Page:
Tuesday, 4 September 2012

MSDN Webcast Series - Building Windows 8 Metro Style Apps

MSDN Webcast Series - Building Windows 8 Metro Style Apps

Catch this on-demand MSDN webcast series to learn about the new platform for building Windows 8 Metro style applications. Get an understanding of the platform design tenets, the programming language choices, and the integration points with the operating system and across Metro style apps.

  • Designing apps with Metro style principles and the Windows personality
  • Building Metro style apps with XAML: What .NET developers need to know
  • What HTML developers need to know about coding Windows 8 Metro style apps
  • Win as One: How Contracts in Windows 8 Help You Build a Killer Metro App
  • Bring Your Windows 8 Metro Style Apps to Life with Tiles and Notifications
  • Introduction to the Windows 8 platform and the Windows store
  • Building Windows 8 Metro style casual games using HTML 5

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Using vector data for AppBar icons in XAML

Using vector data for AppBar icons in XAML
I was helping a friend today doing some over-the-shoulder code review and suggestions for his Windows app he’s writing for the store.  In doing this I asked a question about how to perform a certain action.  He indicated that he put those functions in the AppBar and was it not obvious I was supposed to use them.  I looked at the AppBar again and found out why I wasn’t drawn to them.  First, the labels he used weren’t descriptive to me and relied too much on me looking at the actual icon.  Second, however, is that when I hovered over them I received no visual feedback I was expecting and immediately thought they were just disabled (the color was slightly gray as well which probably didn’t help this).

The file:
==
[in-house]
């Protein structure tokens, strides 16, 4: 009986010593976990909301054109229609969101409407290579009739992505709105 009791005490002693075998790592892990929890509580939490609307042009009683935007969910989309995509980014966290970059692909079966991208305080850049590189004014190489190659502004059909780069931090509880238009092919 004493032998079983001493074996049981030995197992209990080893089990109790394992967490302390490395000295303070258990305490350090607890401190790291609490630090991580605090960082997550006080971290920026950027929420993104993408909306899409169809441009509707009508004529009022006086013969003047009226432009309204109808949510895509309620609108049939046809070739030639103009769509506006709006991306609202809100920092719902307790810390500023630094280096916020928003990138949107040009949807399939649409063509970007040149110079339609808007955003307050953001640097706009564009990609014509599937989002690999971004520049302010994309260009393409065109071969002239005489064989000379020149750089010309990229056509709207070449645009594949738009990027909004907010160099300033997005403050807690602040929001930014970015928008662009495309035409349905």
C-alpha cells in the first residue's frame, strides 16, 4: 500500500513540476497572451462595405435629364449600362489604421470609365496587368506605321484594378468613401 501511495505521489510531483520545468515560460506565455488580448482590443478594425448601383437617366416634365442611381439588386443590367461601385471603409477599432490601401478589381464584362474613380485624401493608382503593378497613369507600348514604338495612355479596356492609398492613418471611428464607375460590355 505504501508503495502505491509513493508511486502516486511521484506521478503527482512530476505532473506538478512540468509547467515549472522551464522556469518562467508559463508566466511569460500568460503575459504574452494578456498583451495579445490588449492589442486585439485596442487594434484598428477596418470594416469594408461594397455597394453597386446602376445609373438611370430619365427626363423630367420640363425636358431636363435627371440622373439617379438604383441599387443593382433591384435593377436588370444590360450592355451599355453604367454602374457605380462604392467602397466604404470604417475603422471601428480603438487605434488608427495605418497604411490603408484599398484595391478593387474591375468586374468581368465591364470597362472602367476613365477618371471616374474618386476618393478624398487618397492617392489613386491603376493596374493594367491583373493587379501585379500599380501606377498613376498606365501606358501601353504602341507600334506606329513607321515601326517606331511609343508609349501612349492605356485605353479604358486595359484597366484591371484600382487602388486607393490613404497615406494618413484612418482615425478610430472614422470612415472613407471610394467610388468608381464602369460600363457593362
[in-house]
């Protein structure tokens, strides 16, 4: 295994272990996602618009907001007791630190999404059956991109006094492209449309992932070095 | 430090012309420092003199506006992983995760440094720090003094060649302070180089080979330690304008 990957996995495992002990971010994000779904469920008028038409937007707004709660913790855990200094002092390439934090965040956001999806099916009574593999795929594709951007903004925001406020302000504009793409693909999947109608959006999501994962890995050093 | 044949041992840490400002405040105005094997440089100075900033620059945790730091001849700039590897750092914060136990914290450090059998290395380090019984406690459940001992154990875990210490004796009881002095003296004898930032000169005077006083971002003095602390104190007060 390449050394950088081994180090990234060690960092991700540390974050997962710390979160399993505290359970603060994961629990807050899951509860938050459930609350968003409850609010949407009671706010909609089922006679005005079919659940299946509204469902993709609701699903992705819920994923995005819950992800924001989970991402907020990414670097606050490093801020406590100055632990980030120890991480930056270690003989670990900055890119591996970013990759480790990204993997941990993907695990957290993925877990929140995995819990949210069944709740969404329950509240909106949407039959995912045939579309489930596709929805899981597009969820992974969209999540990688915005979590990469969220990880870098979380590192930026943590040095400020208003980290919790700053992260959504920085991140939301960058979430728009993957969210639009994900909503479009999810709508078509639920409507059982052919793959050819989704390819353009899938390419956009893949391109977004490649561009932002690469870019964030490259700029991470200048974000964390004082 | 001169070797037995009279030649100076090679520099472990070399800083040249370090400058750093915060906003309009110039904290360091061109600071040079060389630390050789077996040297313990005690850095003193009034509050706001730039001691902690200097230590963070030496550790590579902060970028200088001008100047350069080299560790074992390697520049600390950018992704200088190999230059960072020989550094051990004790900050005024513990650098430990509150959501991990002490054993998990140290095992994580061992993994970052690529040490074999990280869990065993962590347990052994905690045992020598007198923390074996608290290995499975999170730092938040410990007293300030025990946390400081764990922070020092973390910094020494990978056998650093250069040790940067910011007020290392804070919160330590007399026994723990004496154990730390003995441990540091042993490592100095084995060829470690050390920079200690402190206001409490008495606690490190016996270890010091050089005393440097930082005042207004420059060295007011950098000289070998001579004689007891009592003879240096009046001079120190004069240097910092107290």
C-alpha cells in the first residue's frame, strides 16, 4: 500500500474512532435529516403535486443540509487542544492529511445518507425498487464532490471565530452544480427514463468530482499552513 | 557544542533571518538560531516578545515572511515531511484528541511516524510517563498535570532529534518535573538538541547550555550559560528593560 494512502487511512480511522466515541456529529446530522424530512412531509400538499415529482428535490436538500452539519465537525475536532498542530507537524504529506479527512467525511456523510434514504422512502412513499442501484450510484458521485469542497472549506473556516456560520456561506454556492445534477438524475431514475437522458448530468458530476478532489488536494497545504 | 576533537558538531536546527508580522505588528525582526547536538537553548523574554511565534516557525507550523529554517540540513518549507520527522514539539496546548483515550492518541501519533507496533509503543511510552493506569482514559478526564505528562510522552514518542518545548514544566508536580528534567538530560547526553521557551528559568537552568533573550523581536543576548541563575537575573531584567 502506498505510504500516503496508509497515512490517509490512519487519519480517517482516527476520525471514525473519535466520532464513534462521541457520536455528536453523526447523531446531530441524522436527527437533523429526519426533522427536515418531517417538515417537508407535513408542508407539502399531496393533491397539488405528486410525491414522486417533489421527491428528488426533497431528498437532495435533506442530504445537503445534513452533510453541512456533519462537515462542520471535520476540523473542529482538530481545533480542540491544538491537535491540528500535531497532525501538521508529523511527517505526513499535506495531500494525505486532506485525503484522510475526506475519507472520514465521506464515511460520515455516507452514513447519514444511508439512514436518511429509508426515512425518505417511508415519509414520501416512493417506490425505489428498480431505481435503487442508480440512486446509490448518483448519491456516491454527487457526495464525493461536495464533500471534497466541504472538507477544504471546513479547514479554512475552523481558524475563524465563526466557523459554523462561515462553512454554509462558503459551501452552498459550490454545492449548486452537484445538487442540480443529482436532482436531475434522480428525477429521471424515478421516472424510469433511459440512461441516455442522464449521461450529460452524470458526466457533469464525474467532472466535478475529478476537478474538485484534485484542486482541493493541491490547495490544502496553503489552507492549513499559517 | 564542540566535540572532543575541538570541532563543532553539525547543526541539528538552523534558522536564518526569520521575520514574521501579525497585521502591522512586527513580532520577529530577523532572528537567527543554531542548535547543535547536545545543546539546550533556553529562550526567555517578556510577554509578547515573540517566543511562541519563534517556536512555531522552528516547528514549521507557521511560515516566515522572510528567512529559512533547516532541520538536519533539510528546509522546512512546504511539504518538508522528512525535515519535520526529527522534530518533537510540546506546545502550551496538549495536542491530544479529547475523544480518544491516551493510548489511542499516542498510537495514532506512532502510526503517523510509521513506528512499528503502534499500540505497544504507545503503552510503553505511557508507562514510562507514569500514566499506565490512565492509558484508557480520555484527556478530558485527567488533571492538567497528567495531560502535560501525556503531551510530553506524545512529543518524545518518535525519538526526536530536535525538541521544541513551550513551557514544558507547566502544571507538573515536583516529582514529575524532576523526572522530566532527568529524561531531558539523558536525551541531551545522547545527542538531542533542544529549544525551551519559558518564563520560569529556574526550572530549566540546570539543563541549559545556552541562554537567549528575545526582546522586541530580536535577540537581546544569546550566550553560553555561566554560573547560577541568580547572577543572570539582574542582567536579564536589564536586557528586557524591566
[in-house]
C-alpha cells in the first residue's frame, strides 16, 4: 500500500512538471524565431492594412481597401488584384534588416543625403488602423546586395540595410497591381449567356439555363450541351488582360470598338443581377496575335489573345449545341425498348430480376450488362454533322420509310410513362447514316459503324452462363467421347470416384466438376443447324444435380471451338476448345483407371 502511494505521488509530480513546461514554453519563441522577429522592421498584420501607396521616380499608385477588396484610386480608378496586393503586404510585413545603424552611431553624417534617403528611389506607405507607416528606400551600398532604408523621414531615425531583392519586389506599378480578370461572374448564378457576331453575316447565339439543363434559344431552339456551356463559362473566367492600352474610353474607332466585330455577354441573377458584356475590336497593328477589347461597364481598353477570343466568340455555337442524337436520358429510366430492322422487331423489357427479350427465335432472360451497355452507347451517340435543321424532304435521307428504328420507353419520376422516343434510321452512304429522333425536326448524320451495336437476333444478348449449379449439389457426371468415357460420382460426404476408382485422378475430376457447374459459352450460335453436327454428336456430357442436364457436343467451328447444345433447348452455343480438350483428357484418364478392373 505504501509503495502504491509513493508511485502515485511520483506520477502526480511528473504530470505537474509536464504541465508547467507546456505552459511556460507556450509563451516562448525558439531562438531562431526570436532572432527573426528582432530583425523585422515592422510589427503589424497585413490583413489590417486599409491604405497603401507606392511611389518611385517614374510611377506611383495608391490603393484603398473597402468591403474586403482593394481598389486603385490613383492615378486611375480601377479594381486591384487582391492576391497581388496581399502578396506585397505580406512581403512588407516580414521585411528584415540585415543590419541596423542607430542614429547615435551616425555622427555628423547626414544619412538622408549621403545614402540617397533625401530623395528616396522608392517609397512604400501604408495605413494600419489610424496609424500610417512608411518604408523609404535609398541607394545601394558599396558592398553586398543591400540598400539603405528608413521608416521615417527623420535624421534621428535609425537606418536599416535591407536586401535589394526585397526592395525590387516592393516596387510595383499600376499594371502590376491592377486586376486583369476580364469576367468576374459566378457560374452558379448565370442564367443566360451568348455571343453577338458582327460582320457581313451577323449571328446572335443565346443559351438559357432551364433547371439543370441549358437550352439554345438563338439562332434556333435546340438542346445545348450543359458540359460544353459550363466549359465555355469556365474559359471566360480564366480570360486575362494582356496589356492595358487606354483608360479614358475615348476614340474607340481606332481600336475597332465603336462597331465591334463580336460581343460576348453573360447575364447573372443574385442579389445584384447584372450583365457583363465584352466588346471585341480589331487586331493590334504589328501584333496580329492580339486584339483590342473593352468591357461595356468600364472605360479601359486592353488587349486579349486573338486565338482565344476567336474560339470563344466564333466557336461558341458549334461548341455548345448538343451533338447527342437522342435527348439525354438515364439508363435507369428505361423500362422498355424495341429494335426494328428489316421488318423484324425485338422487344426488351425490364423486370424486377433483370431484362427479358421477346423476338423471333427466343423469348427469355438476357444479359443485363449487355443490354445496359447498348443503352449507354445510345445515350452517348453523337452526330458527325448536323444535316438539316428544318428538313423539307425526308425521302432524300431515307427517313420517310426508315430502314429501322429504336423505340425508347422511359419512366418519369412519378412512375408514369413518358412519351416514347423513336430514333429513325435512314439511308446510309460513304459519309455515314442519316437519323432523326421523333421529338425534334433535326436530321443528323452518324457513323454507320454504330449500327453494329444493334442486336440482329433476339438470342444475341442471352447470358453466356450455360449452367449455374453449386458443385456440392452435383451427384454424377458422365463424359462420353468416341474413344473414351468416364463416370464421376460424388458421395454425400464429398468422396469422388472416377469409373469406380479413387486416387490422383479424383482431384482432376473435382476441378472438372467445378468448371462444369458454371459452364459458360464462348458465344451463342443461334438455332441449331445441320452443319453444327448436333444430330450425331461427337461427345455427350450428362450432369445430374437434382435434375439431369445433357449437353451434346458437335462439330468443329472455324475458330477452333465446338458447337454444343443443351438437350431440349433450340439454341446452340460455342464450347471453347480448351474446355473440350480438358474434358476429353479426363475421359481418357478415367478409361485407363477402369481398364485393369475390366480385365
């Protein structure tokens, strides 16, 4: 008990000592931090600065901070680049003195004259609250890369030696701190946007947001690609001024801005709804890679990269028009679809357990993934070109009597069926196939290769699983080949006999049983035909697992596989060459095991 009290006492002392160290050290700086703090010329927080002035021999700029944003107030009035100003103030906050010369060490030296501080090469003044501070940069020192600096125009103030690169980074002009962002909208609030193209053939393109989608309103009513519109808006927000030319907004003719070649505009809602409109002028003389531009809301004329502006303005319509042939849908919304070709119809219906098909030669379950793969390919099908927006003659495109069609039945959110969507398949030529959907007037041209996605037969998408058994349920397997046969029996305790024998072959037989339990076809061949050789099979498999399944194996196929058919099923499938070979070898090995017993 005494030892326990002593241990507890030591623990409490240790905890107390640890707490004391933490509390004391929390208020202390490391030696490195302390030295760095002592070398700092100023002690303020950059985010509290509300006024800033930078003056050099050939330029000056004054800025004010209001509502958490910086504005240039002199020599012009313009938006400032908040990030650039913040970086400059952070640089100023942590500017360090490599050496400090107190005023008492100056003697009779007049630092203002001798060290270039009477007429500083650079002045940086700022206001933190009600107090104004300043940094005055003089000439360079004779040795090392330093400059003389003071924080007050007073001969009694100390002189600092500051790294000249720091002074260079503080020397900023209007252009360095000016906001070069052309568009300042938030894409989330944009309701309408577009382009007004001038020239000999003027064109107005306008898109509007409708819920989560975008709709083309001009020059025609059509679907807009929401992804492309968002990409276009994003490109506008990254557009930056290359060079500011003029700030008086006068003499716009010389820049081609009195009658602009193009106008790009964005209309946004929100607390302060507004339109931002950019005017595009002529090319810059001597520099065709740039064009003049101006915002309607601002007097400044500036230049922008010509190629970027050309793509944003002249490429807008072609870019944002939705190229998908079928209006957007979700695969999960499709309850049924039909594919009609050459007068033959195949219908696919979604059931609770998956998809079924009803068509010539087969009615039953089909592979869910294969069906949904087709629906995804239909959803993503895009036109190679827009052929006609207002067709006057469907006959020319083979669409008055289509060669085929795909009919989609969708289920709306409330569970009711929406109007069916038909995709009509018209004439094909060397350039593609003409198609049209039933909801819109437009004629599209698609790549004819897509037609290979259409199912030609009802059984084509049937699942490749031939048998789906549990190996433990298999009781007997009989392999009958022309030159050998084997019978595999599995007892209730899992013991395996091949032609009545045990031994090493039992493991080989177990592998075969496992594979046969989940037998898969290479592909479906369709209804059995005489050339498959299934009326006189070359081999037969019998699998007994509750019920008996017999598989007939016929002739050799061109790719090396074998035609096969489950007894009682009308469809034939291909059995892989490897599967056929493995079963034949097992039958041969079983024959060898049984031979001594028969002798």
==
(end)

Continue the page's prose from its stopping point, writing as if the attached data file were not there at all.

I mentioned these to him and noted he should use the AppBarButtonStyle base definition that comes in the Visual Studio templates as a guide and just set the appropriate content.  He proceeded to let me know that he received the vector data from Syncfusion’s Metro Studio product.  We then began to examine the vector data.  Metro Studio is doing probably too much than it needs to for AppBar button definitions.  To be fair, it serves a goal to get Windows UI style icons for the developers in XAML form.  This is great!  However, if my intention is to use them for AppBar buttons, then it is doing too much.  It led me down a path to see how easy it was to use vector data with the default AppBarButtonStyle definition.  Turns out it wasn’t as simple as I thought.  Let me first explain the core issue then walk through a step on how to do this with vector data.

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Namespaces and classes in WinJS

This post is a detour from a larger MVC on WinJS post, but code organization is an important topic for developers transitioning from C#/XAML and merits a blog post of its own.

First, a shameless self-promotion update – I will be speaking in 3 weeks at the NYC Code Camp on the topic of getting started with WinJS programming. You can find the details of the conference here.